But fMRI clearly had a role in studying the brain. It was good for measuring brain development and studying people with mental disorders, he said.

Associate Professor Schall said scientists were confident of the function of primary processing regions of the brain, such as the areas associated with speech, vision and movement.

But scientists were still far away from understanding the basis of more complex cognitive functions such as numeracy, social interactions, intentions of people and planning, he said. ”These things are certainly not localised and need the combination of many parts of the brain.”

Like many scientists, he believed everything that people experienced in their minds, such as thoughts and feelings, had a physical or biological origin.

”But I use the word believe because I don’t have final proof of that,” he said.

Sourced & publ;ishd  by Henry Sapiecha

Brain scans could steer career choices

IRVINE, Calif. (UPI) — Your talents and abilities could someday be revealed through a brain scan, possibly guiding your career choices, U.S. scientists say.

Neuroscientists at the University of California, Irvine, scanned 6,000 volunteers in an effort to build a brain “map” that could match particular areas to particular skills and knowledge, The Daily Telegraph reported Thursday.

While being scanned, volunteers performed cognitive tests to see if there was a connection between brain and aptitude, the newspaper said.

Researchers said the amount of gray matter, areas of the brain used for computations, and white matter, used for communication, and where they were positioned seemed to suggest how good someone would be at a number of tasks including arithmetic, learning and remembering facts and figures.

The results, though preliminary, suggest brain scans could eventually be used to help a person consider a career path, psychologist Professor Richard Haier said.

“A person’s pattern of cognitive strengths and weaknesses is related to their brain structure, so there is a possibility that brain scans could provide unique information that would be helpful for vocational choice,” he said.

Copyright 2010 by United Press International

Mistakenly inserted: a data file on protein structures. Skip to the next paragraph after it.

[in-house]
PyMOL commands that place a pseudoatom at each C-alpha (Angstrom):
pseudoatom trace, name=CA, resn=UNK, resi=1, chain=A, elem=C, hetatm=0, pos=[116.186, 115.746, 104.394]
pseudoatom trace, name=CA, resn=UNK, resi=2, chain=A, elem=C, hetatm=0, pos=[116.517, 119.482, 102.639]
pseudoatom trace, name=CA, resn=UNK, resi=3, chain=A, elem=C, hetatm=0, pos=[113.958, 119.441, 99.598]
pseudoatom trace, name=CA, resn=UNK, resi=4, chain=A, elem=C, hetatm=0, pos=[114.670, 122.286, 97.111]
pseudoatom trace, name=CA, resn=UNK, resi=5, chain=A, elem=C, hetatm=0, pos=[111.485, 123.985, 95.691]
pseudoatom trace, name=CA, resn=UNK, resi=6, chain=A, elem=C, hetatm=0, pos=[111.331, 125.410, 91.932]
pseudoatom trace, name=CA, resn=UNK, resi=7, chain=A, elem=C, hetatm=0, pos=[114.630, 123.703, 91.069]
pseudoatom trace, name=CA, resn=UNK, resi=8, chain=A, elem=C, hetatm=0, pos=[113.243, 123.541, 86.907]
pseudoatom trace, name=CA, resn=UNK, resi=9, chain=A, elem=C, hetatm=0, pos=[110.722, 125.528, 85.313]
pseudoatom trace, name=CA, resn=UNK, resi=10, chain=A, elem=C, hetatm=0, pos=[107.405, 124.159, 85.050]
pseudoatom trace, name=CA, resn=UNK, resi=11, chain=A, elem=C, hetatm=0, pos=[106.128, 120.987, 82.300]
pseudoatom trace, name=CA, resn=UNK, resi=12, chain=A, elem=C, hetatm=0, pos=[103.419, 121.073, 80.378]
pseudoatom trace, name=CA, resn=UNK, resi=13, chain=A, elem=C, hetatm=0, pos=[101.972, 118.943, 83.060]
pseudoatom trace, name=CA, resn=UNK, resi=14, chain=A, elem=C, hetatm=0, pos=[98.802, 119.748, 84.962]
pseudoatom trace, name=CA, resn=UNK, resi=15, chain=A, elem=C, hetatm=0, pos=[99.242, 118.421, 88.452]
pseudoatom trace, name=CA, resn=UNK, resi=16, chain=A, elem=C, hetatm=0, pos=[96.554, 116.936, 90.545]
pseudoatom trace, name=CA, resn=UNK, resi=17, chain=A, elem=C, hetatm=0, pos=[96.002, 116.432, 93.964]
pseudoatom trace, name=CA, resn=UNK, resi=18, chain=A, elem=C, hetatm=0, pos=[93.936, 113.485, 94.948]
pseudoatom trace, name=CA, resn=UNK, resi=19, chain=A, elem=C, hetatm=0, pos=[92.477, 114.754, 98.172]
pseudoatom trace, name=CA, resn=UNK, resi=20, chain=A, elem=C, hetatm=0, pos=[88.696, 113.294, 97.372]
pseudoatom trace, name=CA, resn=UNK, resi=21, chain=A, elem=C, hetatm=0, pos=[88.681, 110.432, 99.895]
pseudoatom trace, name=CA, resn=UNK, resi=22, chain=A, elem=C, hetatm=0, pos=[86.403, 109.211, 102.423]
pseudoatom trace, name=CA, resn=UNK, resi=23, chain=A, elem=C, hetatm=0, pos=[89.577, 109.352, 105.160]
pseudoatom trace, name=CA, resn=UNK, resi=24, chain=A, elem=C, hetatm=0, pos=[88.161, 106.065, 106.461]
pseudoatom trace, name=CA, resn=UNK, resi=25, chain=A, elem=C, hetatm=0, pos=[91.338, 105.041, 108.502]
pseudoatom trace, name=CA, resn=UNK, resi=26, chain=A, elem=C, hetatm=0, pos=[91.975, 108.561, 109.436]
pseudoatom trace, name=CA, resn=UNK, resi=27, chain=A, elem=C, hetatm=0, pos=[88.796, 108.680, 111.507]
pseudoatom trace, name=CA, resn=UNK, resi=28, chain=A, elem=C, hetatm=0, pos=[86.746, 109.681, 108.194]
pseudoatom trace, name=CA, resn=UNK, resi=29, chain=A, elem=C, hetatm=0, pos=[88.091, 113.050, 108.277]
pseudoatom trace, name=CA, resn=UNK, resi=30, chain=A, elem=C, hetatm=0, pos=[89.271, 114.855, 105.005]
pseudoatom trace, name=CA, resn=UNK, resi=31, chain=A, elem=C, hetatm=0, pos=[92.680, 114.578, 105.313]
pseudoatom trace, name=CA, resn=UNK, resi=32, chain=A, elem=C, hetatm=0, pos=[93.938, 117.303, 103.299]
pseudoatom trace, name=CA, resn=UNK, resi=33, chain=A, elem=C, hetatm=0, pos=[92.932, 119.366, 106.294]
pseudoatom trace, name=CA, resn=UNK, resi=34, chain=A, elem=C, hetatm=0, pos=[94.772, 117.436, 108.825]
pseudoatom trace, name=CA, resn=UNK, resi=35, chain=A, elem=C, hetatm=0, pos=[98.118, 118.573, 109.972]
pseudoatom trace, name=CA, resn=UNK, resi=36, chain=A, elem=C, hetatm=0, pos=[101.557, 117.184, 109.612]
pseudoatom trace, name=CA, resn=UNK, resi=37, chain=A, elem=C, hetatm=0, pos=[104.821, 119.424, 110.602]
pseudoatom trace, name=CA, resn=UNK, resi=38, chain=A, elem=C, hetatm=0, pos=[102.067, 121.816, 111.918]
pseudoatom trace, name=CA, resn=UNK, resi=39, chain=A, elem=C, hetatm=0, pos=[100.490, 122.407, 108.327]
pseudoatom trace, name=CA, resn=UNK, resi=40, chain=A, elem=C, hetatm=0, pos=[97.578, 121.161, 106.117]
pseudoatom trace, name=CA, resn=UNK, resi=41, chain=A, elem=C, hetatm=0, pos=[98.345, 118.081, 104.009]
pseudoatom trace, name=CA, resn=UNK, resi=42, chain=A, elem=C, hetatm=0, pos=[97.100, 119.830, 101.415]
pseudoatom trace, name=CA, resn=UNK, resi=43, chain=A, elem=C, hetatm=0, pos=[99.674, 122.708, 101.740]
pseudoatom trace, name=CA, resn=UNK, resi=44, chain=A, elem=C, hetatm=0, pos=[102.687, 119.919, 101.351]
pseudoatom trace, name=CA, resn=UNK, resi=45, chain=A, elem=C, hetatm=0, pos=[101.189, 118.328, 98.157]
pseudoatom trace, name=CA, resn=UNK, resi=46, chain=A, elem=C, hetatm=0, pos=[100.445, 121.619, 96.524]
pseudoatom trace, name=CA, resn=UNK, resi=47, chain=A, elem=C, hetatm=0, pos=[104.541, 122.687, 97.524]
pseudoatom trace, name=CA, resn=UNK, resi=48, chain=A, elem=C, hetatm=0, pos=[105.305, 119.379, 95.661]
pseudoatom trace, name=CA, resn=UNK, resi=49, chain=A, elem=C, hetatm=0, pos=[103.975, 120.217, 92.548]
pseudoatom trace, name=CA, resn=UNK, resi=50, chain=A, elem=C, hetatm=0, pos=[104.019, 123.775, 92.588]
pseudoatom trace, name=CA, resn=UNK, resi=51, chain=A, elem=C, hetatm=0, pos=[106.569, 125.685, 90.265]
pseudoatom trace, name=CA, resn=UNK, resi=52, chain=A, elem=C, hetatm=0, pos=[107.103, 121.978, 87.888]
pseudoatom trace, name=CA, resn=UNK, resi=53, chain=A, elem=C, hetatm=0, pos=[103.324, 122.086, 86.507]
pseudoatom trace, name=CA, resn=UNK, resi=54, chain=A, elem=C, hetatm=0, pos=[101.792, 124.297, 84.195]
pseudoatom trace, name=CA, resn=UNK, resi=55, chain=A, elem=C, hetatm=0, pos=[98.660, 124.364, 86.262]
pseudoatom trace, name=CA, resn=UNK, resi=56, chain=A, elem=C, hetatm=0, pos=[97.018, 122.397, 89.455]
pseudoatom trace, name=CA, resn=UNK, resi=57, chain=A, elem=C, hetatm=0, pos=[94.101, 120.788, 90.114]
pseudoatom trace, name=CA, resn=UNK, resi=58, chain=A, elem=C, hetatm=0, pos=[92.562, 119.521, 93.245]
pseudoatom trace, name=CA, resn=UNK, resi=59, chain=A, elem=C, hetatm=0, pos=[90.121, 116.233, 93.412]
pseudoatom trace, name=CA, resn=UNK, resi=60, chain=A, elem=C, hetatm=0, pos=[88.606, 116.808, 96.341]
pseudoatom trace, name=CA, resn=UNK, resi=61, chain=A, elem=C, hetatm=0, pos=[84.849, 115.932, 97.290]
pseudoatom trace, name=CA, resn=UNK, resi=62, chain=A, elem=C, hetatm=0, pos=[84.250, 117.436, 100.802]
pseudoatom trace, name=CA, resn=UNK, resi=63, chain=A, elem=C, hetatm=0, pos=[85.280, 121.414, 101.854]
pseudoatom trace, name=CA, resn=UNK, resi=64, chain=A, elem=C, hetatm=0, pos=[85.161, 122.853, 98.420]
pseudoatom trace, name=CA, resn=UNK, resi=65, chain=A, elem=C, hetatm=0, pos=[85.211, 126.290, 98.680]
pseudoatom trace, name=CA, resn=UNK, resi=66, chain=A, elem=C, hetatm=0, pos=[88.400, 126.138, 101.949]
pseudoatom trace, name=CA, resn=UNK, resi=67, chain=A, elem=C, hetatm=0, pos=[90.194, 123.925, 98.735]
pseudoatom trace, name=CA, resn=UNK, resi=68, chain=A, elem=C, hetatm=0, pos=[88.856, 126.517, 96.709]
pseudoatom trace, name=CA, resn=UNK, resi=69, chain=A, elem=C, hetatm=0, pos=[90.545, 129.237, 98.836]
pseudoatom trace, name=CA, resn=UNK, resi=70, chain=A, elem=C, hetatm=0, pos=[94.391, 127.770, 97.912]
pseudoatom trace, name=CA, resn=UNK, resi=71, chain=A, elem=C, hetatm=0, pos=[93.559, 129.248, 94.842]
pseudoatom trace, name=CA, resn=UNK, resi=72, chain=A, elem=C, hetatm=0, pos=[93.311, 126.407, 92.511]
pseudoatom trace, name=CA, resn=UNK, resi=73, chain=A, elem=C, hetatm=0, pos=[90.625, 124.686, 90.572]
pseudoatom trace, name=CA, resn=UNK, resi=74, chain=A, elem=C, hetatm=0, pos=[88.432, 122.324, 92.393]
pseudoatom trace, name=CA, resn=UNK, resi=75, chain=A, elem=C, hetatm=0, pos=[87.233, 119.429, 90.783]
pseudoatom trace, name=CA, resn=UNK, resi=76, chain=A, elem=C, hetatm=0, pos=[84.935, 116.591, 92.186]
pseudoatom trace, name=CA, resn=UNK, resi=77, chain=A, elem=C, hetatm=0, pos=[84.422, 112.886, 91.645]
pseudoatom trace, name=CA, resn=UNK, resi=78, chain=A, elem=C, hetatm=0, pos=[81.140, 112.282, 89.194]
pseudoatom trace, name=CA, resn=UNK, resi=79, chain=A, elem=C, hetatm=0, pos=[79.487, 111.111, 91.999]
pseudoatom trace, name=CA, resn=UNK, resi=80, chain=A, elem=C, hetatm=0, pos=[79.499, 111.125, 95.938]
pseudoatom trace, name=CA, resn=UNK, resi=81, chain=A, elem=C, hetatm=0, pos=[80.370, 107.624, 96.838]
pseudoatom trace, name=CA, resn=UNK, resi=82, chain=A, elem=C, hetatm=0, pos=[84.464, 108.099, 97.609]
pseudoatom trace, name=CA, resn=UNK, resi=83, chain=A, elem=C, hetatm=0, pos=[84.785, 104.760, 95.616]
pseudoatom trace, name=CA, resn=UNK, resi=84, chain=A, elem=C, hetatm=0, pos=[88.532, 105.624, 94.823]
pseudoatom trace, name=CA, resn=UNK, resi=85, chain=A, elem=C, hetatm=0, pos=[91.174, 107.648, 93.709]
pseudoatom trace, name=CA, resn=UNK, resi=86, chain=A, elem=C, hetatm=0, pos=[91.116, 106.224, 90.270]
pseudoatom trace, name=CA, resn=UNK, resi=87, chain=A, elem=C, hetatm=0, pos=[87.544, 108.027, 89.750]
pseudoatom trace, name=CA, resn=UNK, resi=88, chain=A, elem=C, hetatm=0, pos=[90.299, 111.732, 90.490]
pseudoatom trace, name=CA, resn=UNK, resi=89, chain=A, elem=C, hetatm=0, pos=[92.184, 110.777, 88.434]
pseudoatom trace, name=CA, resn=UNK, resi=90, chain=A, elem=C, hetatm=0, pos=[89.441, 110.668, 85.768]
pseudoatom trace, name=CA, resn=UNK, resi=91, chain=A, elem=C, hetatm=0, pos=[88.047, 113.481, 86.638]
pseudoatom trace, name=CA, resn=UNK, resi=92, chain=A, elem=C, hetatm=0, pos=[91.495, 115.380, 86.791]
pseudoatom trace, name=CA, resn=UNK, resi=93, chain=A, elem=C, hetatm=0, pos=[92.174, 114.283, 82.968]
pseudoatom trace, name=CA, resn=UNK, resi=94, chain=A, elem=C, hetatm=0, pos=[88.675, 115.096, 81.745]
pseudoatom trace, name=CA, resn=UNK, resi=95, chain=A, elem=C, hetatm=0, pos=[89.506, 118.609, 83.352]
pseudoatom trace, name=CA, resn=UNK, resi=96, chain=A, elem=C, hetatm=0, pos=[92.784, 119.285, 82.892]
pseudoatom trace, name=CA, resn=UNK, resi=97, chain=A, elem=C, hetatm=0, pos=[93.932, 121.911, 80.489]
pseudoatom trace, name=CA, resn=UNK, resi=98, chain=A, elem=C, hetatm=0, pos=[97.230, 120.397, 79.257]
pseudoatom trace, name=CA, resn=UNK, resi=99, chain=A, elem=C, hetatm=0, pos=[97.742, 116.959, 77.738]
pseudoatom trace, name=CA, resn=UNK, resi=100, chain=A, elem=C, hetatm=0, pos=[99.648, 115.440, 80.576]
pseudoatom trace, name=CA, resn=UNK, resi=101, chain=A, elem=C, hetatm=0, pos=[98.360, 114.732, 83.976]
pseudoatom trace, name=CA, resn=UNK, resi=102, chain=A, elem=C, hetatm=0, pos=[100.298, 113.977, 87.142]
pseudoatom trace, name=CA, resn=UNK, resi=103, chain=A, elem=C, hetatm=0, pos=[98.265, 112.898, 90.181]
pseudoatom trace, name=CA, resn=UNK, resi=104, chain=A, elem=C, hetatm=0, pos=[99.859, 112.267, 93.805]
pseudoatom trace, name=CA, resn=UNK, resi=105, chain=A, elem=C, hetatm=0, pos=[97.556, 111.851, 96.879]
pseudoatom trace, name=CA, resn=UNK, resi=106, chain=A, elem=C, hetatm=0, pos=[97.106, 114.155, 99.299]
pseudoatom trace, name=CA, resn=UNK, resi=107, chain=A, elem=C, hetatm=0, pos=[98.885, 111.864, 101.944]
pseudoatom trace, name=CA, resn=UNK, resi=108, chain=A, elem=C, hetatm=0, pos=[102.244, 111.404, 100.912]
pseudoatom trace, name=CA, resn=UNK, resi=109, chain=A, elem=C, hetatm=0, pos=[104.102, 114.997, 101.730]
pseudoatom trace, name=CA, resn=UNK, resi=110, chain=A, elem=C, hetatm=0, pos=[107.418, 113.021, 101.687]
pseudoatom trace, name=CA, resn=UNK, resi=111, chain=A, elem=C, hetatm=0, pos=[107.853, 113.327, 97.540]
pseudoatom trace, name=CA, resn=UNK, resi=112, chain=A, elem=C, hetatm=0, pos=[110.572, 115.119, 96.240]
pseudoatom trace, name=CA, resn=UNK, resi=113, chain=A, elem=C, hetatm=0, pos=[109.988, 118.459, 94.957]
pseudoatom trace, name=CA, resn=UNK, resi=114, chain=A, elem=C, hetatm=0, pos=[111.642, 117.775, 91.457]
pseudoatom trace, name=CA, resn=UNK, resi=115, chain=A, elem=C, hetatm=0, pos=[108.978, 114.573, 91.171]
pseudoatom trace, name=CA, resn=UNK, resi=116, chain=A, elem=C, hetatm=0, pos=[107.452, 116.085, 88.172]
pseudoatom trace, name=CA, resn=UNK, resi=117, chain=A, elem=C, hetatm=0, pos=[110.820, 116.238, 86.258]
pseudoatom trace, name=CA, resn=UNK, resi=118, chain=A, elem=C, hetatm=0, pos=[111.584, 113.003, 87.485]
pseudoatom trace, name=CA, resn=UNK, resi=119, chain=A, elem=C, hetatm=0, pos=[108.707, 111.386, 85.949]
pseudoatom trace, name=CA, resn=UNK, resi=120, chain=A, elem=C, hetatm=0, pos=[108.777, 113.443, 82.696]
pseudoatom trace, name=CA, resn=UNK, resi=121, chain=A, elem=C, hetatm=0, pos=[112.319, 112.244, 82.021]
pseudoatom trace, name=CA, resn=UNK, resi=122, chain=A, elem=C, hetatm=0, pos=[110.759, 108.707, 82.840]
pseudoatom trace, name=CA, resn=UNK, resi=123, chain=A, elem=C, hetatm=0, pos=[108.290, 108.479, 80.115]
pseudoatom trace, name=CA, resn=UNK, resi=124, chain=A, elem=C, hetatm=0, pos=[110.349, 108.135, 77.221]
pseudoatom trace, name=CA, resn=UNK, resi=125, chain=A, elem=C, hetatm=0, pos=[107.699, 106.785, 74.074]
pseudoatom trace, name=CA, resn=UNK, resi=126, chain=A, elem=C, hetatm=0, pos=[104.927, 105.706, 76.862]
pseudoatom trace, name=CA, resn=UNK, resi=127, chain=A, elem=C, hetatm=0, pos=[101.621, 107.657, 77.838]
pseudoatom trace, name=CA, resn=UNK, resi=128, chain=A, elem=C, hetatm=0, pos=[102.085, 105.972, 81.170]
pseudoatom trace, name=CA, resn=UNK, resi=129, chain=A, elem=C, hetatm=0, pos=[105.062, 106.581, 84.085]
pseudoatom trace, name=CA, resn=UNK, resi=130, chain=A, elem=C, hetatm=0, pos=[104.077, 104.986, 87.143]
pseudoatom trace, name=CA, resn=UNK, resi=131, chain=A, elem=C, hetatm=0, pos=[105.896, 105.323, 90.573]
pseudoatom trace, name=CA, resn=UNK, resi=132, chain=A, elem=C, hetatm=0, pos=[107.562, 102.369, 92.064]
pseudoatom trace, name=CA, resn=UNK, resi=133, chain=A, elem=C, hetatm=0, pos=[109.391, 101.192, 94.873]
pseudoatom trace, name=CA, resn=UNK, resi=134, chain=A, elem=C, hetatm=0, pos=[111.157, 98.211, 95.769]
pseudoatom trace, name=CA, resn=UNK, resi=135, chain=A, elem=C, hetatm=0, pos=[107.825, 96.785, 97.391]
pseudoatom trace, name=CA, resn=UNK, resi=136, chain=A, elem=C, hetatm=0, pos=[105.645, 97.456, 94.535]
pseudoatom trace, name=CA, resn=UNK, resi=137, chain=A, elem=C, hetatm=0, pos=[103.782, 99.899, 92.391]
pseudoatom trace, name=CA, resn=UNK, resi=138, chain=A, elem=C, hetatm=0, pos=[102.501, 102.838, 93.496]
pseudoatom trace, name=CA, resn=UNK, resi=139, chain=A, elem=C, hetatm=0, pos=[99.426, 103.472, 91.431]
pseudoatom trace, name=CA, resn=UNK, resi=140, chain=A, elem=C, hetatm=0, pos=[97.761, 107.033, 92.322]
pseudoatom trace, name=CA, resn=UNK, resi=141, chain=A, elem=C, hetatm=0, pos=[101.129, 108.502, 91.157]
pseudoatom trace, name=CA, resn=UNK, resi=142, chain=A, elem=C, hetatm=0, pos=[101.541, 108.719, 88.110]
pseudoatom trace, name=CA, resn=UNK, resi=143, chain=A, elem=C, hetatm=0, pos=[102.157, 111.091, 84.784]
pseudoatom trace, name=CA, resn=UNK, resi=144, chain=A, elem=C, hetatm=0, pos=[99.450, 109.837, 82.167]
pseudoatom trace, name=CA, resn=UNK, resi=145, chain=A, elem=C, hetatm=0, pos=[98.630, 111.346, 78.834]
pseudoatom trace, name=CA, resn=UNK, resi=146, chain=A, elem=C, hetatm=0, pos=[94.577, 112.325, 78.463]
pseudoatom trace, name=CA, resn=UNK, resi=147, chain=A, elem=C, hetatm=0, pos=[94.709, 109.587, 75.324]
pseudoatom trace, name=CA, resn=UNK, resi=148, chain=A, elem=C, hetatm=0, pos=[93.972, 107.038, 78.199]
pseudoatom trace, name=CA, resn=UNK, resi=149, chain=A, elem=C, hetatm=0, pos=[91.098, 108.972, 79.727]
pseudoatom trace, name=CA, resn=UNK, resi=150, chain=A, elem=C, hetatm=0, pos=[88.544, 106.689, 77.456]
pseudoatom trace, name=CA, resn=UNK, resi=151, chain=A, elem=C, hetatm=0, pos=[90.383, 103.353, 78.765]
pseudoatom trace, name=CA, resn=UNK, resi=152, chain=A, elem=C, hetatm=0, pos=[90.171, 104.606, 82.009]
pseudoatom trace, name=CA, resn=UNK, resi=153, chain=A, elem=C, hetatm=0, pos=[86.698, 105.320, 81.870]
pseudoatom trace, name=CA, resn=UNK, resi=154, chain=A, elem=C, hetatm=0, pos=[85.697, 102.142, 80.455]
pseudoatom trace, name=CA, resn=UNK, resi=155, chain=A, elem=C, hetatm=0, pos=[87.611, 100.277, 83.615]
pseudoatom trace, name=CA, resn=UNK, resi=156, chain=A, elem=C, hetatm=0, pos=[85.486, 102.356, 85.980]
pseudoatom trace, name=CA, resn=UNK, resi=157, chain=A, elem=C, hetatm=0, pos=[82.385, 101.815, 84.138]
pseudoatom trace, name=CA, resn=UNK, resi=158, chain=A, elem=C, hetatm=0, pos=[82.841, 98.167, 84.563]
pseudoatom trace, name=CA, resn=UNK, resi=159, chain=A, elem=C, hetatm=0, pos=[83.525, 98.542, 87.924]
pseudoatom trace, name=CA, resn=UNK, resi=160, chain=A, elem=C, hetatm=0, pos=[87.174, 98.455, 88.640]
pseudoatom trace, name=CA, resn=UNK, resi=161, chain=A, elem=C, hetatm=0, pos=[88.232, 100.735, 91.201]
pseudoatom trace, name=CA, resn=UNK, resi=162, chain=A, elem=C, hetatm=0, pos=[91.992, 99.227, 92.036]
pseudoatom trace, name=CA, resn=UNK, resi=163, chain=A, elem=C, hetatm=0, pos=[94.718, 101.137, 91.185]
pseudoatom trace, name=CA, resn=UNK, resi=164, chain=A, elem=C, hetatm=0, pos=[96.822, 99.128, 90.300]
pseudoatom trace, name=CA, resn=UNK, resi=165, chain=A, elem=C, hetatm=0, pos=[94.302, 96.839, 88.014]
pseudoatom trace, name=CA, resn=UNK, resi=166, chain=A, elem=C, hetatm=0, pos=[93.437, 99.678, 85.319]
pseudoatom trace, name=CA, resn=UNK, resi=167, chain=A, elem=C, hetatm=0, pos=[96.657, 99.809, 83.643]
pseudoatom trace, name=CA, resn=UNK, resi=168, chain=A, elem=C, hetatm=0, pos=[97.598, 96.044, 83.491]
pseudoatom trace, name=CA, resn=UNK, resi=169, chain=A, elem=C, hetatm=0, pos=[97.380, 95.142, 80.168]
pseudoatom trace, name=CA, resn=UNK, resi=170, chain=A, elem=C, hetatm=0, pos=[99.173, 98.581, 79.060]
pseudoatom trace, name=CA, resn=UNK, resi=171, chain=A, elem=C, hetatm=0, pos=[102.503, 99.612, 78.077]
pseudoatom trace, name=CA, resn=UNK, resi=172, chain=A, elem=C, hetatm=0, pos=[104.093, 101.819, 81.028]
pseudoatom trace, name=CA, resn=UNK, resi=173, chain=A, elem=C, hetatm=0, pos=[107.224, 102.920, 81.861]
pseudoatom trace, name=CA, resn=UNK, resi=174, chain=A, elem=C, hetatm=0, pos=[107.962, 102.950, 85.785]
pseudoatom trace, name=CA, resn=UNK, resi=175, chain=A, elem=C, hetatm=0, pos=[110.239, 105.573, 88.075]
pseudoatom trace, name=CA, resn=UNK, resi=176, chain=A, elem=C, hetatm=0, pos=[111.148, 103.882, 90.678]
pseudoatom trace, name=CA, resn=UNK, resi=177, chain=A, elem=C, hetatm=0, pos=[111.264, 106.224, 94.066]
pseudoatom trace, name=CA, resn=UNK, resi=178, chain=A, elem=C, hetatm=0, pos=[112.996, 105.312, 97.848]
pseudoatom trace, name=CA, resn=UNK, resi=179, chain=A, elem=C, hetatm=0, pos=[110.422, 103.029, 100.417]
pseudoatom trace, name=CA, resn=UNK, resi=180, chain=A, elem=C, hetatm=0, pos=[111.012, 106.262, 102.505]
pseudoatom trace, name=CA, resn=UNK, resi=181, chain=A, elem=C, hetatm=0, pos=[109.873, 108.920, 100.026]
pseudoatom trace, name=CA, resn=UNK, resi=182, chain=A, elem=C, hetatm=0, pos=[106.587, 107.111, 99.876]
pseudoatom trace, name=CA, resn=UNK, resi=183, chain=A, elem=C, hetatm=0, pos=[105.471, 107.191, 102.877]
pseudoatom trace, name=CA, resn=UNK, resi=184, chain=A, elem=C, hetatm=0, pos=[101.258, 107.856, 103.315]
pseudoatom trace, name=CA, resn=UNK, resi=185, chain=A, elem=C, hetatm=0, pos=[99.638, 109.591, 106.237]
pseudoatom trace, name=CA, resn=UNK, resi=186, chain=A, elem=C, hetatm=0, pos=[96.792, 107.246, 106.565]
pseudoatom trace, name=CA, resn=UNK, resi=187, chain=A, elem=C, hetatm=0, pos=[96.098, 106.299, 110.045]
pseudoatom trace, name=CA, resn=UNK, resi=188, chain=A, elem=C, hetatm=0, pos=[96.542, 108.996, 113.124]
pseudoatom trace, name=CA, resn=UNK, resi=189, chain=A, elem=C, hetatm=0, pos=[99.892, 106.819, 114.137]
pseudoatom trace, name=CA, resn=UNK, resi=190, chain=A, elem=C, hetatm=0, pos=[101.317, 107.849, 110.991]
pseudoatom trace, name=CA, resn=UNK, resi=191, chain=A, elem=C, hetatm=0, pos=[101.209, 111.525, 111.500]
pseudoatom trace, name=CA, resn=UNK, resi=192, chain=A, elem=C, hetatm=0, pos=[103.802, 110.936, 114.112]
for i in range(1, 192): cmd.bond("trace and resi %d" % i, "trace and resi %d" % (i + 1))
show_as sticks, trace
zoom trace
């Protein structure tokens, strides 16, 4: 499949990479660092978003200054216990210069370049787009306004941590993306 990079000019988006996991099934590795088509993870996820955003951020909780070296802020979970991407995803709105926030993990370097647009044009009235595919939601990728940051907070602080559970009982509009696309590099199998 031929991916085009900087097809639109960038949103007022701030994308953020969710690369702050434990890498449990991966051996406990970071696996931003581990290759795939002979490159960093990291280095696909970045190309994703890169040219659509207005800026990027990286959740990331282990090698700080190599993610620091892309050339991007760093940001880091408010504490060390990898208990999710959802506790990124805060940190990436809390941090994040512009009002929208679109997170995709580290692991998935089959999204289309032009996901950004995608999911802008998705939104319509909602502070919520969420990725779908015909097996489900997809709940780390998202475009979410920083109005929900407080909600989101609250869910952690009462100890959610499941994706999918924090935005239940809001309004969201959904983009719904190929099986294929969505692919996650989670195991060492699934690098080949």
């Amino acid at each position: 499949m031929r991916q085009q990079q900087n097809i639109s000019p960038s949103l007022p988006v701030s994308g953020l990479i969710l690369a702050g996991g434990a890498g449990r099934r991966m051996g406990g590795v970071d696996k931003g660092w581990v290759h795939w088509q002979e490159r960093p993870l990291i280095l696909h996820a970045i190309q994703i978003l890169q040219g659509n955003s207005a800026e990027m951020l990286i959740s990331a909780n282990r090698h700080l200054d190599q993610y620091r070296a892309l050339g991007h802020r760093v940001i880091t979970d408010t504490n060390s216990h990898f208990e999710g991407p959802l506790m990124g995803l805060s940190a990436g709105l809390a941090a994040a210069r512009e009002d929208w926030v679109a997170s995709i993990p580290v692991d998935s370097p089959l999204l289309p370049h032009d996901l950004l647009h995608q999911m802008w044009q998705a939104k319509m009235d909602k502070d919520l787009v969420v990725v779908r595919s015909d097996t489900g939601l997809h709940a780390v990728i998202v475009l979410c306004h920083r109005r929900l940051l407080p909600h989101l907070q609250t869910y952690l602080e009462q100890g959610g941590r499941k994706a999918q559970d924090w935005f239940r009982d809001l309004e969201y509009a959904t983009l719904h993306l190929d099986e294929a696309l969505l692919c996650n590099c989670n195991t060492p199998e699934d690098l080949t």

Sourced & published by Henry Sapiecha

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‘Computer Viruses gone to your head?’

Science (May 26, 2010) — A scientist at the University of Reading has become the first person in the world to be infected by a computer virus.

Dr Mark Gasson, from the School of Systems Engineering, contaminated a computer chip which had been inserted into his hand as part of research into human enhancement and the potential risks of implantable devices.

These results could have huge implications for implantable computing technologies used medically to improve health, such as heart pacemakers and cochlear implants, and as new applications are found to enhance healthy humans.

Dr Gasson says that as the technology behind these implants develops, they become more vulnerable to computer viruses.

“Our research shows that implantable technology has developed to the point where implants are capable of communicating, storing and manipulating data,” he said. “They are essentially mini computers. This means that, like mainstream computers, they can be infected by viruses and the technology will need to keep pace with this so that implants, including medical devices, can be safely used in the future.”

Dr Gasson will present his results next month at the IEEE International Symposium on Technology and Society in Australia, which he is also chairing.

A high-end Radio Frequency Identification (RFID) chip was implanted into Dr Gasson’s left hand last year. Less sophisticated RFID technology is used in shop security tags to prevent theft and to identify missing pets.

The chip has allowed him secure access to his University building and his mobile phone. It has also enabled him to be tracked and profiled. Once infected, the chip corrupted the main system used to communicate with it. Should other devices have been connected to the system, the virus would have been passed on.

Dr Gasson said: “By infecting my own implant with a computer virus we have demonstrated how advanced these technologies are becoming and also had a glimpse at the problems of tomorrow.

“Much like people with medical implants, after a year of having the implant, I very much feel that it is part of my body. While it is exciting to be the first person to become infected by a computer virus in this way, I found it a surprisingly violating experience because the implant is so intimately connected to me but the situation is potentially out of my control.